Overweight

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An overweight teenage boy
Obesity

Overweight is the condition of a person when they have more fat in their body than what is thought as to be normal for their height.

To find out if a person is overweight, you can calculate their body mass index. People with a BMI of 25 or more are said to be overweight. Anything above 30 is said to be obese (very overweight). Overweight used to be a BMI of 27 or more. In 1998 this changed.[1]

Being overweight is associated with health problems such as Type 2 diabetes.[2] Obesity is associated with greater health problems than overweight. In 2006 Adams et al. estimated that the risk of death increases by 20 to 40 percent among overweight people.[3] Some people think that being overweight is not as unhealthy as is commonly thought. A 2013 review of 97 Pubmed articles with a sample size of 2.88 million found that overweight is associated with significantly lower all-cause mortality (death) than 'normal' weight.[4] Body fat contains energy that the body can use to heal when it is sick. 51.3% of overweight adults are metabolically healthy. Metabolically healthy overweight women are no more likely to die or have a heart attack or stroke than metabolically healthy normal weight women.[5]

Doctors often tell overweight people that losing weight would be good for their health. People usually try to lose weight by eating less. This is called 'dieting'. They may exercise too. Dieting is often ineffective. 41% of dieters weigh more four to five years after the end of the diet than before it began.[6]

Some people might use herbal teas, powders and pills to help to lower their mass.[7]

Animals can also be overweight.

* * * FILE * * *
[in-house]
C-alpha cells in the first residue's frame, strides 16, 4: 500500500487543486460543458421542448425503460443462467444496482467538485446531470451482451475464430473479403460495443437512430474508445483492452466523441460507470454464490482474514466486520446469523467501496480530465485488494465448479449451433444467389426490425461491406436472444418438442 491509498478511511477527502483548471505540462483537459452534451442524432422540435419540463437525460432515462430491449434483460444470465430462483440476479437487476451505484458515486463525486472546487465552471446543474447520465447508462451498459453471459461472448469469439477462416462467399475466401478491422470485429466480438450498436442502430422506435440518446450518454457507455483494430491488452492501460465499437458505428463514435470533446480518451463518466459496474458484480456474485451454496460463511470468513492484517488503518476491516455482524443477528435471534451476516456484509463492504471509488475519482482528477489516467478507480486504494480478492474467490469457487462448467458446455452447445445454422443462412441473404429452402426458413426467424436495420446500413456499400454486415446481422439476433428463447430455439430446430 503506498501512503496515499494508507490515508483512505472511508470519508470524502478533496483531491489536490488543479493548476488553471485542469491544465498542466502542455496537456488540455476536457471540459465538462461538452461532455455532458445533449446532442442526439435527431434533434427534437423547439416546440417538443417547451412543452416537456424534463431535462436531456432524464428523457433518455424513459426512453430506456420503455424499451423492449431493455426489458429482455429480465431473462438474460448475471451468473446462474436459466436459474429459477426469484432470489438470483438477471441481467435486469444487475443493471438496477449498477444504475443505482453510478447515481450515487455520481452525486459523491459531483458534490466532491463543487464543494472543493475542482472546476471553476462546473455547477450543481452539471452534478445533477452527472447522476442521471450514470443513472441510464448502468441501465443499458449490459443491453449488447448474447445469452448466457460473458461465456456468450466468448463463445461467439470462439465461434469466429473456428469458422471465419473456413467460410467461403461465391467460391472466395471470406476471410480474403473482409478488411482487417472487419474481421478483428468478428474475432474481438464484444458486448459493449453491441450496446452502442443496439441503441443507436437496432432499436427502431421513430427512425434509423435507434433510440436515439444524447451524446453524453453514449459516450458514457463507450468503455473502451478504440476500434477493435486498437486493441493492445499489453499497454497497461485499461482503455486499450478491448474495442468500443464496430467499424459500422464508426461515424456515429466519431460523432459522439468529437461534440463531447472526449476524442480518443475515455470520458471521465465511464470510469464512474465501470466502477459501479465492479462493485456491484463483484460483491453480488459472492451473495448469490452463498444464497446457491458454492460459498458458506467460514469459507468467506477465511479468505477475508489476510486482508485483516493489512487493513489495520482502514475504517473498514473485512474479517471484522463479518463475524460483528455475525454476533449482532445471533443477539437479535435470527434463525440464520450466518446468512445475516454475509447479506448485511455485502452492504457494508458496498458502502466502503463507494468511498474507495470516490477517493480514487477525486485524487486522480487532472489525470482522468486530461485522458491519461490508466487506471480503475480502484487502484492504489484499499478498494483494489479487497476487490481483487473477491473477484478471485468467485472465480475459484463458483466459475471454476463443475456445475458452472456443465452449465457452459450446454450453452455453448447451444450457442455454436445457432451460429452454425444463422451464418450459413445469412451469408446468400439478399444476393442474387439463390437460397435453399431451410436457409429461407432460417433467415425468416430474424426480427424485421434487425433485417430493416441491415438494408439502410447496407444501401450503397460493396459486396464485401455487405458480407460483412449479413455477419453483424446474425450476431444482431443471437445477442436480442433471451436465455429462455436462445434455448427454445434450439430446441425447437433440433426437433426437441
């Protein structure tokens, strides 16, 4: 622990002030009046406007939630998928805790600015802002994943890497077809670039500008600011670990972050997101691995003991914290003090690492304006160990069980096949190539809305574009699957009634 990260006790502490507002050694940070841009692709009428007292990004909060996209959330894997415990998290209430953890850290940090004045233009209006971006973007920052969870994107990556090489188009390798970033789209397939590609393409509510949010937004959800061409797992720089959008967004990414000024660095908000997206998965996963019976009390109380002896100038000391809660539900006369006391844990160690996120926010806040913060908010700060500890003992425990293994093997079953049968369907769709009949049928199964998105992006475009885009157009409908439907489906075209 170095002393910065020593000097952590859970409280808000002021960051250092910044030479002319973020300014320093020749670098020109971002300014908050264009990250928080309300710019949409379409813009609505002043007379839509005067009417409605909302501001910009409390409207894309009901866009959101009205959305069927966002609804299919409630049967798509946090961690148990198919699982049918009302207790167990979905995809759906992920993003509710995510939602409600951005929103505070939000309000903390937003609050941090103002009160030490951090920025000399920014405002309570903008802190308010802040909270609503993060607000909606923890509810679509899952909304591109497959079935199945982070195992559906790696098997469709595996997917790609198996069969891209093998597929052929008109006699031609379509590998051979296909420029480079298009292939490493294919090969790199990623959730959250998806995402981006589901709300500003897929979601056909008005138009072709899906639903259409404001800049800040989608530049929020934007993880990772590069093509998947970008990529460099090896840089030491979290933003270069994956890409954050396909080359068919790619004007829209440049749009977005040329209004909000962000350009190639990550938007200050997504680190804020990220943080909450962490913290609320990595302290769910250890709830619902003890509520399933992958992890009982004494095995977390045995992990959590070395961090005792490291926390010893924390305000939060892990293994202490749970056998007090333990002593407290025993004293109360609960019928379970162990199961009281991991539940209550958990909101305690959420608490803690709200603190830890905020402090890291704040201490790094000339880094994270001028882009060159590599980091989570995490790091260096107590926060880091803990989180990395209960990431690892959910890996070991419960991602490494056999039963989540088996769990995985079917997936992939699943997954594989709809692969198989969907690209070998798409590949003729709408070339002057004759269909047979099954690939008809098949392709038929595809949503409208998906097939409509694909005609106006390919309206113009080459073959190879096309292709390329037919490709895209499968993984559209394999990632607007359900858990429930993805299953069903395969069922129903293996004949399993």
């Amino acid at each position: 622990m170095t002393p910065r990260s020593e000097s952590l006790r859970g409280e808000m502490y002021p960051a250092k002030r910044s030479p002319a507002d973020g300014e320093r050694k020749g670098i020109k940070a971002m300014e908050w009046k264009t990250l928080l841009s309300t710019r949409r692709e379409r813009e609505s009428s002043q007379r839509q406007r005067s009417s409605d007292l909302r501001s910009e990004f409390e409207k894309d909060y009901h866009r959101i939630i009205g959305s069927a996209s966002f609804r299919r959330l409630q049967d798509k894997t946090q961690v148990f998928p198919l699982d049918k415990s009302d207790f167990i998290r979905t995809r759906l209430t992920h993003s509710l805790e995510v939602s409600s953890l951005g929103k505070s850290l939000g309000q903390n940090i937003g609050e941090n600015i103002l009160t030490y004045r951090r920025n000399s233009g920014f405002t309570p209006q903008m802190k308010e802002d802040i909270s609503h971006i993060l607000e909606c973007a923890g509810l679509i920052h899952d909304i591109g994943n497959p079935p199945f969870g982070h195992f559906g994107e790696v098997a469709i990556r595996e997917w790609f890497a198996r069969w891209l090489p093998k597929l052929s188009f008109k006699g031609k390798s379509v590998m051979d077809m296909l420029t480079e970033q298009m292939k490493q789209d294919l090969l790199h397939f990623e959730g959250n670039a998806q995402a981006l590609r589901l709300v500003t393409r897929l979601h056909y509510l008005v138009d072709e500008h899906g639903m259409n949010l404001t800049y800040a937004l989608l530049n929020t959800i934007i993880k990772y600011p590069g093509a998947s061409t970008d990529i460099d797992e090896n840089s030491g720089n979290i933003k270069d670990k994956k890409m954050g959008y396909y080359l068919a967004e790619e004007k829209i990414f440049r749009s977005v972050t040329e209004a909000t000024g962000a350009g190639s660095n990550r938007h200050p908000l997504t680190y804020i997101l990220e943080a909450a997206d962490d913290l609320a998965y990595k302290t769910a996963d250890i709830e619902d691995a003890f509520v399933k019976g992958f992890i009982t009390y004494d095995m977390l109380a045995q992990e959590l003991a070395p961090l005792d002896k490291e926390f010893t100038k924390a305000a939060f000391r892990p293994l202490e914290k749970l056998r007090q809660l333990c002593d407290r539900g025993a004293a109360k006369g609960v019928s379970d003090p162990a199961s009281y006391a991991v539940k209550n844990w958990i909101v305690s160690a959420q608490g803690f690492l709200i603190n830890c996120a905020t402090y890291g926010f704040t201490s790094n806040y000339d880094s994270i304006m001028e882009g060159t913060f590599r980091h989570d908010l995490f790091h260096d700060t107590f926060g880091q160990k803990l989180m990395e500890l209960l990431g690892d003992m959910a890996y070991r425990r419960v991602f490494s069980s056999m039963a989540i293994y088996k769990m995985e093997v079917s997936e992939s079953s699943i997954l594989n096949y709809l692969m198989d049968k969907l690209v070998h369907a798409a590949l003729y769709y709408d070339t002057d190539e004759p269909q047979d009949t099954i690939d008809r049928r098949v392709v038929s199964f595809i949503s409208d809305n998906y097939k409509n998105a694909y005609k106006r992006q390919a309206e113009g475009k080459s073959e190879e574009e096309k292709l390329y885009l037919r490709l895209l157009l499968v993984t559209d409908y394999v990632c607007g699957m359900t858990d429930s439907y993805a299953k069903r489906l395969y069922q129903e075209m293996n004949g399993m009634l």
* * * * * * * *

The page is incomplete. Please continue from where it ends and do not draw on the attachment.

Overweight is not just associated with bad health. People think that being overweight means that a person is lazy or bad. Overweight people are often treated badly by other people for because of this. This is called fatphobia.

More than 1.4 billion adults are overweight in the world. The amount of overweight people is increasing.[8]

Notes[change | change source]

  1. "CNN - Who's fat? New definition adopted - June 17, 1998". edition.cnn.com.
  2. Hart, C. L.; Hole, D. J.; Lawlor, D. A.; Davey Smith, G. (1 January 2007). "How many cases of Type 2 diabetes mellitus are due to being overweight in middle age? Evidence from the Midspan prospective cohort studies using mention of diabetes mellitus on hospital discharge or death records". Diabetic Medicine: A Journal of the British Diabetic Association 24 (1): 73–80. doi:10.1111/j.1464-5491.2007.02016.x. PMID 17227327. https://www.ncbi.nlm.nih.gov/pubmed/17227327. 
  3. Adams, Kenneth F.; Schatzkin, Arthur; Harris, Tamara B.; Kipnis, Victor; Mouw, Traci; Ballard-Barbash, Rachel; Hollenbeck, Albert; Leitzmann, Michael F. (24 August 2006). "Overweight, Obesity, and Mortality in a Large Prospective Cohort of Persons 50 to 71 Years Old". New England Journal of Medicine 355 (8): 763–778. doi:10.1056/NEJMoa055643. PMID 16926275. https://doi.org/10.1056/NEJMoa055643. 
  4. Graubard, Barry I.; Orpana, Heather; Kit, Brian K.; Flegal, Katherine M. (2 January 2013). "Association of All-Cause Mortality With Overweight and Obesity Using Standard Body Mass Index Categories: A Systematic Review and Meta-analysis". JAMA 309 (1): 71–82. doi:10.1001/jama.2012.113905. https://jamanetwork.com/journals/jama/fullarticle/1555137. 
  5. Sowers, MaryFran R.; Wylie-Rosett, Judith; Rajpathak, Swapnil; McGinn, Aileen P.; Reynolds, Kristi; Muntner, Paul; Wildman, Rachel P. (11 August 2008). "The Obese Without Cardiometabolic Risk Factor Clustering and the Normal Weight With Cardiometabolic Risk Factor Clustering: Prevalence and Correlates of 2 Phenotypes Among the US Population (NHANES 1999-2004)". Archives of Internal Medicine 168 (15): 1617–1624. doi:10.1001/archinte.168.15.1617. https://jamanetwork.com/journals/jamainternalmedicine/fullarticle/770362. 
  6. http://janetto.bol.ucla.edu/index_files/Mannetal2007AP.pdf
  7. "Site Unavailable". www.fghealthandfitness.com.
  8. Hartung, Freda-Marie; Renner, Britta (1 April 2013). "Perceived and Actual Social Discrimination: The Case of Overweight and Social Inclusion". Frontiers in Psychology 4. doi:10.3389/fpsyg.2013.00147. PMC PMC3612696. PMID 23554597. https://www.ncbi.nlm.nih.gov/pmc/articles/PMC3612696/.